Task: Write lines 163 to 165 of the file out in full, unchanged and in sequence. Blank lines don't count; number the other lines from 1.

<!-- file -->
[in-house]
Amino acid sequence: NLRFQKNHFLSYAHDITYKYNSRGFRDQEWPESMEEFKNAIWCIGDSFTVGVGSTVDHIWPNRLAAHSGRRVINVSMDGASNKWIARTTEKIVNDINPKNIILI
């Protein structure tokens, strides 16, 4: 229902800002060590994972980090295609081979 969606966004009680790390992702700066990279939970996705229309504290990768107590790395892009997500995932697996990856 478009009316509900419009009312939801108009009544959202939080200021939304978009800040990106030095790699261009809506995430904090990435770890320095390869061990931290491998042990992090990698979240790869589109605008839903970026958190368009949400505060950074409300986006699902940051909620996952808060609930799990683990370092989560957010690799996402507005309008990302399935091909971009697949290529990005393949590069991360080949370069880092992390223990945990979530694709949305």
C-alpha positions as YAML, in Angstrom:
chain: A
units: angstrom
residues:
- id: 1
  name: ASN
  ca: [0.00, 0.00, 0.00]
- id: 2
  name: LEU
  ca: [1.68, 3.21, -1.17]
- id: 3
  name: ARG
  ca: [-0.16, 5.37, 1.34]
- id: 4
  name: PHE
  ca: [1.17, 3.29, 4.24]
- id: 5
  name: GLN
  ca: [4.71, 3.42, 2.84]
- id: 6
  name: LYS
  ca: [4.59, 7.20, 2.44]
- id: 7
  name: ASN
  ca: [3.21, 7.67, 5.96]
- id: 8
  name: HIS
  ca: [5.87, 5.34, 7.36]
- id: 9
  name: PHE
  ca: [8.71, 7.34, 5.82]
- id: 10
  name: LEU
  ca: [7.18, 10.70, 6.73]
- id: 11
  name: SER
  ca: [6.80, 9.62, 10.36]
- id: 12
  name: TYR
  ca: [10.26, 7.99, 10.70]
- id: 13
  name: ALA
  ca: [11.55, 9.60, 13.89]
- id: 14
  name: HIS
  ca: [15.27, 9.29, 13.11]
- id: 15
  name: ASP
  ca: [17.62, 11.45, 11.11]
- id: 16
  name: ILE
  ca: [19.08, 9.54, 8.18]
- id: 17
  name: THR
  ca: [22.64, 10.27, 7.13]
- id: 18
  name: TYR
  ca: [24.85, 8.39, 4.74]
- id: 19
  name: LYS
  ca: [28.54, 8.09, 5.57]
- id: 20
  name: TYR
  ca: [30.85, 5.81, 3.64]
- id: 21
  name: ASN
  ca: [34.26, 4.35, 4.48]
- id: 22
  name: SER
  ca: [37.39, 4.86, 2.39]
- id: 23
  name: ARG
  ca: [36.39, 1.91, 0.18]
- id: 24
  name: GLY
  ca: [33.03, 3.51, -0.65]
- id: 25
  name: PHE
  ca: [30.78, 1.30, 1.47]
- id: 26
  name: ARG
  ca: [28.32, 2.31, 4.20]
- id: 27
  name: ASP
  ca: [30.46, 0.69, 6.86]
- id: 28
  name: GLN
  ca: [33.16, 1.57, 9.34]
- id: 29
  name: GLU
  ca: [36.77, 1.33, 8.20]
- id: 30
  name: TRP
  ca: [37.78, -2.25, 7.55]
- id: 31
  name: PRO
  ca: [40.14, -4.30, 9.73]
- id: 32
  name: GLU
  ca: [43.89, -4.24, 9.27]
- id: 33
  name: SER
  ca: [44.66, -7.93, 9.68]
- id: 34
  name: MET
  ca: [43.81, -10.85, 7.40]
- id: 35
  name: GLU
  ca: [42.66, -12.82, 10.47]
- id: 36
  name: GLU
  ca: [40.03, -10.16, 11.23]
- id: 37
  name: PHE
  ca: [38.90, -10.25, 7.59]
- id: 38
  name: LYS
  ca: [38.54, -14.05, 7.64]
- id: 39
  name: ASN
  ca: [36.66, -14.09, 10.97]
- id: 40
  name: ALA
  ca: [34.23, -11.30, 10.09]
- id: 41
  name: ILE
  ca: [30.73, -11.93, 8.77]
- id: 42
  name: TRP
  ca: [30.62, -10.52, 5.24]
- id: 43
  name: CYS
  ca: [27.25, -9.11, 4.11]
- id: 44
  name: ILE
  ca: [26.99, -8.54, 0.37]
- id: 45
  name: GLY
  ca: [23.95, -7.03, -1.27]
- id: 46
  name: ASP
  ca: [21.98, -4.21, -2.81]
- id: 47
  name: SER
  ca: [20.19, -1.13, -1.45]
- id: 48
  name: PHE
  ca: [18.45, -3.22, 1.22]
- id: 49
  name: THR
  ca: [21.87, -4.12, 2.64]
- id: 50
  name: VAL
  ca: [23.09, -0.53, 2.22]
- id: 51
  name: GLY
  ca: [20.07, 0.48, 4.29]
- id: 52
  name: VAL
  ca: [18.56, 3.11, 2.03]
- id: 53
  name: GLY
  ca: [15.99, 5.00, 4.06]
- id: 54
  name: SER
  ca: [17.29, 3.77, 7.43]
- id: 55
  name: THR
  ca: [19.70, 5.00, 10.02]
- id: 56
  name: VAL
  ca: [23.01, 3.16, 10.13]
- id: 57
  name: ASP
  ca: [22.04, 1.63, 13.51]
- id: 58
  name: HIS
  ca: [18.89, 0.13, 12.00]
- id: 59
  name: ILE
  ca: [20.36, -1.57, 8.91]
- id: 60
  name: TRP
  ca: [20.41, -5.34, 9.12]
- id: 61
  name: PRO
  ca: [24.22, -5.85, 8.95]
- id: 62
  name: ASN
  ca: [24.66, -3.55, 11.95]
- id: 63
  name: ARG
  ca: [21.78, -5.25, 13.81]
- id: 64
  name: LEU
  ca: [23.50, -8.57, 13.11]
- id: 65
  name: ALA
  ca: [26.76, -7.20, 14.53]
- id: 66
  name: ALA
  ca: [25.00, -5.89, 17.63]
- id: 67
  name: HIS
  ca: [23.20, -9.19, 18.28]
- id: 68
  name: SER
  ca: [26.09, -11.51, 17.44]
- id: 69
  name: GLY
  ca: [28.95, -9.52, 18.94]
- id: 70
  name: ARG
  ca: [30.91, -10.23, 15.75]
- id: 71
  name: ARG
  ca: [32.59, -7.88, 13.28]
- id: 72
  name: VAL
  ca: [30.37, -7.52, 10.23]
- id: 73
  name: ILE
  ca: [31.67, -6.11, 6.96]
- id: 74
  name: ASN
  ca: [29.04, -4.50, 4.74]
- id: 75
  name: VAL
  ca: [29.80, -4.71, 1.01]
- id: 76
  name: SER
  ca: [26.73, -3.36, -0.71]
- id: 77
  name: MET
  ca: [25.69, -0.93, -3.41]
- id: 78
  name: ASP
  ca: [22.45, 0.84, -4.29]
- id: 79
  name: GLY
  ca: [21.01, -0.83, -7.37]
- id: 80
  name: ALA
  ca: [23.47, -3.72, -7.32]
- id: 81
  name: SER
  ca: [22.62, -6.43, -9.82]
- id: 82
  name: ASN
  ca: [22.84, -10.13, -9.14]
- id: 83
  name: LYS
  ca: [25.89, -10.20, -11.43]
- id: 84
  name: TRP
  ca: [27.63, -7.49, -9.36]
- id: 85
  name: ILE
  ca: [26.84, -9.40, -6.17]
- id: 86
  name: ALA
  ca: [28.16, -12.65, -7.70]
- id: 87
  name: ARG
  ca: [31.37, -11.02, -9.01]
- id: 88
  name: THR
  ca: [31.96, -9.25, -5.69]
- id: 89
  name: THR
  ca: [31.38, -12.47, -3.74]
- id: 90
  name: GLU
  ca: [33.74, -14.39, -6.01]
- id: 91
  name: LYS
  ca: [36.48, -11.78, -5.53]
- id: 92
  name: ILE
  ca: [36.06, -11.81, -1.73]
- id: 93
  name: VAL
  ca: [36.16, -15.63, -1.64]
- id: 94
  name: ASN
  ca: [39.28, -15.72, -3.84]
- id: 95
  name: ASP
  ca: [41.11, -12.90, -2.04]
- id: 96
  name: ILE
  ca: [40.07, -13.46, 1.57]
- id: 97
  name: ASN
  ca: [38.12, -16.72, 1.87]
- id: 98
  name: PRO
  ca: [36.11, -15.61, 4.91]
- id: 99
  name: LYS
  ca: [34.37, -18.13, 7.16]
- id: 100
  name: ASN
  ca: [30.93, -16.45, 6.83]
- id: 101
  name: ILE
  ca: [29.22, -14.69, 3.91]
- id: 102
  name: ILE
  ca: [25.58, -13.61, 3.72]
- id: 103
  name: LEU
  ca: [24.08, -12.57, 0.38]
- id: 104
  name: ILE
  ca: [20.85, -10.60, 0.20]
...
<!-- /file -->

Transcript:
  ca: [18.56, 3.11, 2.03]
- id: 53
  name: GLY